Fortey's passion for stewardship is convincing and comes across clearly in the way that the book's content and style mirror each other. This is not a fast-paced book to absorb in one sitting but its meticulous descriptions will please the reader who is sharply attuned to every turn of phrase. While at first glance Dry Storeroom No. 1 would appear to be of interest only to a niche audience interested in the nuances of taxonomy and other somewhat rarefied subjects, Fortey's ability to meld science and autobiography with an essayist's skill has created a book rich with trivia and anecdotes that has much to offer the casual reader. If the language is occasionally burdened by an excess of crystalline details, patience is rewarded in this tribute to the simultaneously timeless and mutable world.

Reviewed by Karen Rigby

This review was originally published in September 2008, and has been updated for the September 2009 paperback release. Click here to go to this issue.

This review is available to non-members for a limited time. For full access, become a member today.
Membership Advantages
  • Reviews
  • "Beyond the Book" backstories
  • Free books to read and review (US only)
  • Find books by time period, setting & theme
  • Read-alike suggestions by book and author
  • Book club discussions
  • and much more!
  • Just $10 for 3 months or $35 for a year
  • More about membership!

Support BookBrowse

Become a Member and discover books that entertain, engage & enlighten!

Join Today!

Editor's Choice

  • Book Jacket: Timekeepers
    Timekeepers
    by Simon Garfield
    If you can spare three minutes and 57 seconds, you can hear the driving, horse-gallop beat of Sade&#...
  • Book Jacket: How to Stop Time
    How to Stop Time
    by Matt Haig
    Tom Hazard, the protagonist of How to Stop Time, is afflicted with a condition of semi-immortality ...
  • Book Jacket: Mothers of Sparta
    Mothers of Sparta
    by Dawn Davies
    What it's about:
    The tagline on the back cover of Mothers of Sparta says it all: "Some women...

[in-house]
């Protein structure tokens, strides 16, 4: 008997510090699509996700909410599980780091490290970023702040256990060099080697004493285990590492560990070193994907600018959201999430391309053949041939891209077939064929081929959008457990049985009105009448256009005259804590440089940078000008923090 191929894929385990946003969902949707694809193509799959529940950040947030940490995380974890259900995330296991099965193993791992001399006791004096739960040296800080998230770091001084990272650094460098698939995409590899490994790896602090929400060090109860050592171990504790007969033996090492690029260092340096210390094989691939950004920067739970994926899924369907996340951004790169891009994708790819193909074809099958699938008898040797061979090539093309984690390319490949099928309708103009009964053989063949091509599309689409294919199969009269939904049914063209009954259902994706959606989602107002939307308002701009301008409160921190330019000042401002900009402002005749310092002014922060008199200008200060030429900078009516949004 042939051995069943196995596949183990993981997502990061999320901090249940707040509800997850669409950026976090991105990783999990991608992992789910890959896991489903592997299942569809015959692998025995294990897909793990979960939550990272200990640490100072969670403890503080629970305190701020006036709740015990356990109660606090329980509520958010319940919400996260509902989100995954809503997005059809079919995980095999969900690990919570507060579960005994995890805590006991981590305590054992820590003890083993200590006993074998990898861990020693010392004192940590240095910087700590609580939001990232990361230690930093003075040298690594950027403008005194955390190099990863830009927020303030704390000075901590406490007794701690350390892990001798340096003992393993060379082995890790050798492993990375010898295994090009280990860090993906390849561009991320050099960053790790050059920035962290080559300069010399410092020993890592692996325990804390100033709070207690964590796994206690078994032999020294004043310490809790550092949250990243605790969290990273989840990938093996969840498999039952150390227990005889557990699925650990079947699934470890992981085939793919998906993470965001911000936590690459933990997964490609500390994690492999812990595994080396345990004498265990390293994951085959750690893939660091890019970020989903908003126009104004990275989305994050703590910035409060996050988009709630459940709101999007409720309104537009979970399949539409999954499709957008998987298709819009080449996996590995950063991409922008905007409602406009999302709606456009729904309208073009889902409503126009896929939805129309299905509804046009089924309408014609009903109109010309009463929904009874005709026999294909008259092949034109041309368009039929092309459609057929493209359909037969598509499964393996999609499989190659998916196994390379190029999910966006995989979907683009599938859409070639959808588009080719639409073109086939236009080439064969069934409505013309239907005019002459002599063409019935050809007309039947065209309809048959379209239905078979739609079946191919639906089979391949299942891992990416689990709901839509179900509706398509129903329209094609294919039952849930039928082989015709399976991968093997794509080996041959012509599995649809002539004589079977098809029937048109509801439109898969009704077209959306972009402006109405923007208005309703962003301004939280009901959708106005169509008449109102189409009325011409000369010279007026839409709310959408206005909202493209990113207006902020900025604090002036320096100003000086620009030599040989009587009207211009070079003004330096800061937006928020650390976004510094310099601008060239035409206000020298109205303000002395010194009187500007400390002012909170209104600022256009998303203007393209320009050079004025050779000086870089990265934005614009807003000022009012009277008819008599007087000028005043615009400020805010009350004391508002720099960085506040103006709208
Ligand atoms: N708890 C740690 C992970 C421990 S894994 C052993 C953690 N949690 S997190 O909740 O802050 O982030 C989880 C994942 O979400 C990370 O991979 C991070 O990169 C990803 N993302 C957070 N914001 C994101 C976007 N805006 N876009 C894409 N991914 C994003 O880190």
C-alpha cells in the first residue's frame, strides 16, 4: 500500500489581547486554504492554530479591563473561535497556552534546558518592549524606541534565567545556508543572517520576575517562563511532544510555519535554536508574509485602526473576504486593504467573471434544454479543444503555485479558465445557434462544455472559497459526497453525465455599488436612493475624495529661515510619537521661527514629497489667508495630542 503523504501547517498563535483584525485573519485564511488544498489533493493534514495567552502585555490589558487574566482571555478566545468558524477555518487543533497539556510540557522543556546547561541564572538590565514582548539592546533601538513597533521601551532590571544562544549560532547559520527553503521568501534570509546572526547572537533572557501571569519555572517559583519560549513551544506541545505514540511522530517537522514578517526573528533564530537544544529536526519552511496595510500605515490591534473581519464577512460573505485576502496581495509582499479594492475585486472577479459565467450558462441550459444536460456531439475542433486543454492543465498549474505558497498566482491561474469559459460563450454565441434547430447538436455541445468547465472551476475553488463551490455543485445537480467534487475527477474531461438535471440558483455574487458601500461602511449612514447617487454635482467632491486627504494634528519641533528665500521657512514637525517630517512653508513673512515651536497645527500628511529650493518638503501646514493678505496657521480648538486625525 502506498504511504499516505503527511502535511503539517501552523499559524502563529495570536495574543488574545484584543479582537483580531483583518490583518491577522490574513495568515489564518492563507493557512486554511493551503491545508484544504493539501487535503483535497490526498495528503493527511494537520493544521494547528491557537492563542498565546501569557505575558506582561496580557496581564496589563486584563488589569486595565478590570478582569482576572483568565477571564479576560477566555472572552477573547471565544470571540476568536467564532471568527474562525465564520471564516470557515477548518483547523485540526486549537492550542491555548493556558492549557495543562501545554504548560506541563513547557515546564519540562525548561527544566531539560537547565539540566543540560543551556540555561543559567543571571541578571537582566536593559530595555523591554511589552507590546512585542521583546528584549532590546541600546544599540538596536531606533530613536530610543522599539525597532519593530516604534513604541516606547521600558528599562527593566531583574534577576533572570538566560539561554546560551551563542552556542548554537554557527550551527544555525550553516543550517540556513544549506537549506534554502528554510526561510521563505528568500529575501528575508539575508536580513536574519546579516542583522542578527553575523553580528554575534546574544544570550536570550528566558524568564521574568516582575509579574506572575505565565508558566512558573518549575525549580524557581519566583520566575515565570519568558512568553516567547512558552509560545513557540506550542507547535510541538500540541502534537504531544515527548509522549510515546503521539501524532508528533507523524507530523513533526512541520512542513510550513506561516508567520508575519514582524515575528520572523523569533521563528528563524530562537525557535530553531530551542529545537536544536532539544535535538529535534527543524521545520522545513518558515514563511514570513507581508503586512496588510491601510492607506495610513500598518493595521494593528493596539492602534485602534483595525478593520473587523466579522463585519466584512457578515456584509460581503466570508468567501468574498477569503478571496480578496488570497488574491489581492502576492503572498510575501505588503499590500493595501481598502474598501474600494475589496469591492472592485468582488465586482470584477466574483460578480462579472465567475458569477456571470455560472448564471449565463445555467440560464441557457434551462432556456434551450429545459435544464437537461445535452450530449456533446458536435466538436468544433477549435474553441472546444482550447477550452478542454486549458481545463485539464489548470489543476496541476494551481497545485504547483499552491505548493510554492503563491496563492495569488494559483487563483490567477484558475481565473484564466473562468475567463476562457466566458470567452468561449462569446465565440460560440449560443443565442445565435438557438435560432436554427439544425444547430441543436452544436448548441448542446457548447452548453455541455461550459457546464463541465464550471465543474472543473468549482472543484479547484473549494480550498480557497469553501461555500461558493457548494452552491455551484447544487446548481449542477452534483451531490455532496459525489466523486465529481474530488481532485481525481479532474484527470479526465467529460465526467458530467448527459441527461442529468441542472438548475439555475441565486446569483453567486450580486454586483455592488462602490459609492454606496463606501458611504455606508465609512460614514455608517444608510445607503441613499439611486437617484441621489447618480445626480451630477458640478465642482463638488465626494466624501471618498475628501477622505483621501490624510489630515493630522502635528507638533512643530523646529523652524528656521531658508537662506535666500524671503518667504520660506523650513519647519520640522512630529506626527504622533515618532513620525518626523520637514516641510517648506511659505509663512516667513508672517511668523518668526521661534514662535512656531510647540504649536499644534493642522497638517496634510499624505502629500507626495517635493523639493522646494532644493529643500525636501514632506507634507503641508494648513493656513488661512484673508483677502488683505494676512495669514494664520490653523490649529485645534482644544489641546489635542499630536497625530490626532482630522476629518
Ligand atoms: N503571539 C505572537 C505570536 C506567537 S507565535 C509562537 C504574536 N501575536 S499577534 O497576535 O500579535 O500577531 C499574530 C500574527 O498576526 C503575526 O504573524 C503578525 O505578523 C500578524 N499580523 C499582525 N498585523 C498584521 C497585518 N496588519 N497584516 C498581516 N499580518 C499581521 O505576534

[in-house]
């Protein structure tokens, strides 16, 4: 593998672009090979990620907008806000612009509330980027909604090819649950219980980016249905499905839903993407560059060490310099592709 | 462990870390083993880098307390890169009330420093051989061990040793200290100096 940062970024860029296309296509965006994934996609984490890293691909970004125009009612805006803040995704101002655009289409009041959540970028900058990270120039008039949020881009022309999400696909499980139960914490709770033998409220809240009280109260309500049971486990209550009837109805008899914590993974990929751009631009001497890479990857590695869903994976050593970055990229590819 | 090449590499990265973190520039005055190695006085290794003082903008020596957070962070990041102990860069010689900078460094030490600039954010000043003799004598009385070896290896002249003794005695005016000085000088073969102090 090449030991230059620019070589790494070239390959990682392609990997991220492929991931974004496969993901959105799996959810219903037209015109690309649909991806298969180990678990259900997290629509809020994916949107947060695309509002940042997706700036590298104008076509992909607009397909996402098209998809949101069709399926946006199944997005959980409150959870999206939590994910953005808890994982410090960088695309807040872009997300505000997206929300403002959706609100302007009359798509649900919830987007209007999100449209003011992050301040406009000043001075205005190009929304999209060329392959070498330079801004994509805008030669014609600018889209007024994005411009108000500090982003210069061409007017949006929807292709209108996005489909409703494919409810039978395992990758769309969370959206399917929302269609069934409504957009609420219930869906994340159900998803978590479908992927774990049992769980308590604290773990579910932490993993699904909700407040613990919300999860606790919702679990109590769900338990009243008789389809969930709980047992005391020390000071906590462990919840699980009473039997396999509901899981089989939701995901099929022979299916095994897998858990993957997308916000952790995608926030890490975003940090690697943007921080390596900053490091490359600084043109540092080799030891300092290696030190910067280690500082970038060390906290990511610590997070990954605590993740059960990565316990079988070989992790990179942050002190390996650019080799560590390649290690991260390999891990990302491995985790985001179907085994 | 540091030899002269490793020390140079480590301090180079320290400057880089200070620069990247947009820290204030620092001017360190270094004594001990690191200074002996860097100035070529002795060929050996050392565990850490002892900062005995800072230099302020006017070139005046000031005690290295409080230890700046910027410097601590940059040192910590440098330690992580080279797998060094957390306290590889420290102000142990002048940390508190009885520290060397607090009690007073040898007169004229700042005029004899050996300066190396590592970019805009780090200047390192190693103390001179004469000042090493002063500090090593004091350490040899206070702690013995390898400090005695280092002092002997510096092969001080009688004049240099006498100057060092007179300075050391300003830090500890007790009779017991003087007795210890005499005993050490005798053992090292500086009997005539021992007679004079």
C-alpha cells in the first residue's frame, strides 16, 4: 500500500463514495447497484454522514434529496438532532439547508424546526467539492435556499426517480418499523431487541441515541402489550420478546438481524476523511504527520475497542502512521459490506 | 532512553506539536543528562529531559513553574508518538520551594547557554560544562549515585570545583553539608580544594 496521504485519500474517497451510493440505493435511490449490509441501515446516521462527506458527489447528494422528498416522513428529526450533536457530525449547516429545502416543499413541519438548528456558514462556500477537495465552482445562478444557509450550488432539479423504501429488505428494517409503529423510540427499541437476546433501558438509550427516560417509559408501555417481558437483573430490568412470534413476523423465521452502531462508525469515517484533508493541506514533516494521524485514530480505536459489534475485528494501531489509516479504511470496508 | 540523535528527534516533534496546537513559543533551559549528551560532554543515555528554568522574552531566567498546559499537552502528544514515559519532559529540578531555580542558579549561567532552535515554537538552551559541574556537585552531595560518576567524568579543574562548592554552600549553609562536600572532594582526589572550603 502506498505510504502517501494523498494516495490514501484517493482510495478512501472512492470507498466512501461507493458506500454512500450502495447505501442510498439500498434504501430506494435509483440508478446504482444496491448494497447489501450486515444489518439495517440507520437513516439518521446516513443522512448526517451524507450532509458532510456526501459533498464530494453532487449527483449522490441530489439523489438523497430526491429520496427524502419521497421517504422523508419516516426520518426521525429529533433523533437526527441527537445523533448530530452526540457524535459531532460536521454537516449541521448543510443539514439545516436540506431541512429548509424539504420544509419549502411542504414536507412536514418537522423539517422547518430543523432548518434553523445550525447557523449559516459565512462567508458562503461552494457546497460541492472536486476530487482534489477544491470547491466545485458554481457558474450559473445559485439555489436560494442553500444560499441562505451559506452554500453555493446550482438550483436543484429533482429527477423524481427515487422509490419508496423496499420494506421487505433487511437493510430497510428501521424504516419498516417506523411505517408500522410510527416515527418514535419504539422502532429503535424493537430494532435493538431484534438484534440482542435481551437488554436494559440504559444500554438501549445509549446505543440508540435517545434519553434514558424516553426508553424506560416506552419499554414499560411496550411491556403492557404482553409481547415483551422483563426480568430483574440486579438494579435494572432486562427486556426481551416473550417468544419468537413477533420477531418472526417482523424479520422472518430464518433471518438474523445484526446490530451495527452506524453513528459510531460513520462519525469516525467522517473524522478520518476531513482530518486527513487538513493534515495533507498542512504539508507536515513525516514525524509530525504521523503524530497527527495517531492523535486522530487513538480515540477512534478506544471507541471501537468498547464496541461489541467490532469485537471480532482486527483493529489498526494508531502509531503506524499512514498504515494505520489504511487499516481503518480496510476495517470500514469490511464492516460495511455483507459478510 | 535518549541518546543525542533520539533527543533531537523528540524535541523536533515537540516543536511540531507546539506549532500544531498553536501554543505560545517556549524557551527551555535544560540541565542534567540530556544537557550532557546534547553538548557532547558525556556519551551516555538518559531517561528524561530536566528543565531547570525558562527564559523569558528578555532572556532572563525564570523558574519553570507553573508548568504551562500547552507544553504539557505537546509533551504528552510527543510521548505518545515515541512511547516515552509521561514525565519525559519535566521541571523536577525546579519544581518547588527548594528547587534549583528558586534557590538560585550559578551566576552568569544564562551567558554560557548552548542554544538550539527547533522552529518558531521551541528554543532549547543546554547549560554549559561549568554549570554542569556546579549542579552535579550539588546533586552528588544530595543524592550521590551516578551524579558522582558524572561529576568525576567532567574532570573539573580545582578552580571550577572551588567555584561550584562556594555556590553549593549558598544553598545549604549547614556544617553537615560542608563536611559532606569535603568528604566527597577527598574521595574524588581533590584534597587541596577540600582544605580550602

• Book Jacket: Fortress America
    Fortress America
    by Elaine Tyler May
    In Fortress America, Elaine Tyler May presents a fascinating but alarming portrait of America's...

Book Discussion
Book Jacket
The Women in the Castle by Jessica Shattuck

A nuanced portrait of war, and of three women haunted by the past and the secrets they hold.

About the book
Join the discussion!

First Impressions

  • Book Jacket

    Only Child
    by Rhiannon Navin

    A dazzling, tenderhearted debut about healing, family, and the exquisite wisdom of children.
    Reader Reviews

  • Book Jacket

    As Bright as Heaven
    by Susan Meissner

    A story of a family reborn through loss and love in Philadelphia during the flu epidemic of 1918.
    Reader Reviews

Who Said...

Be sincere, be brief, be seated

Click Here to find out who said this, as well as discovering other famous literary quotes!

Word Play

Solve this clue:

G O T P, B The P, F T P

and be entered to win..

Books that     
entertain,
     engage

 & enlighten

Visitors can view some of BookBrowse for free. Full access is for members only.

Join Today!

Your guide toexceptional          books

BookBrowse seeks out and recommends books that we believe to be best in class. Books that will whisk you to faraway places and times, that will expand your mind and challenge you -- the kinds of books you just can't wait to tell your friends about.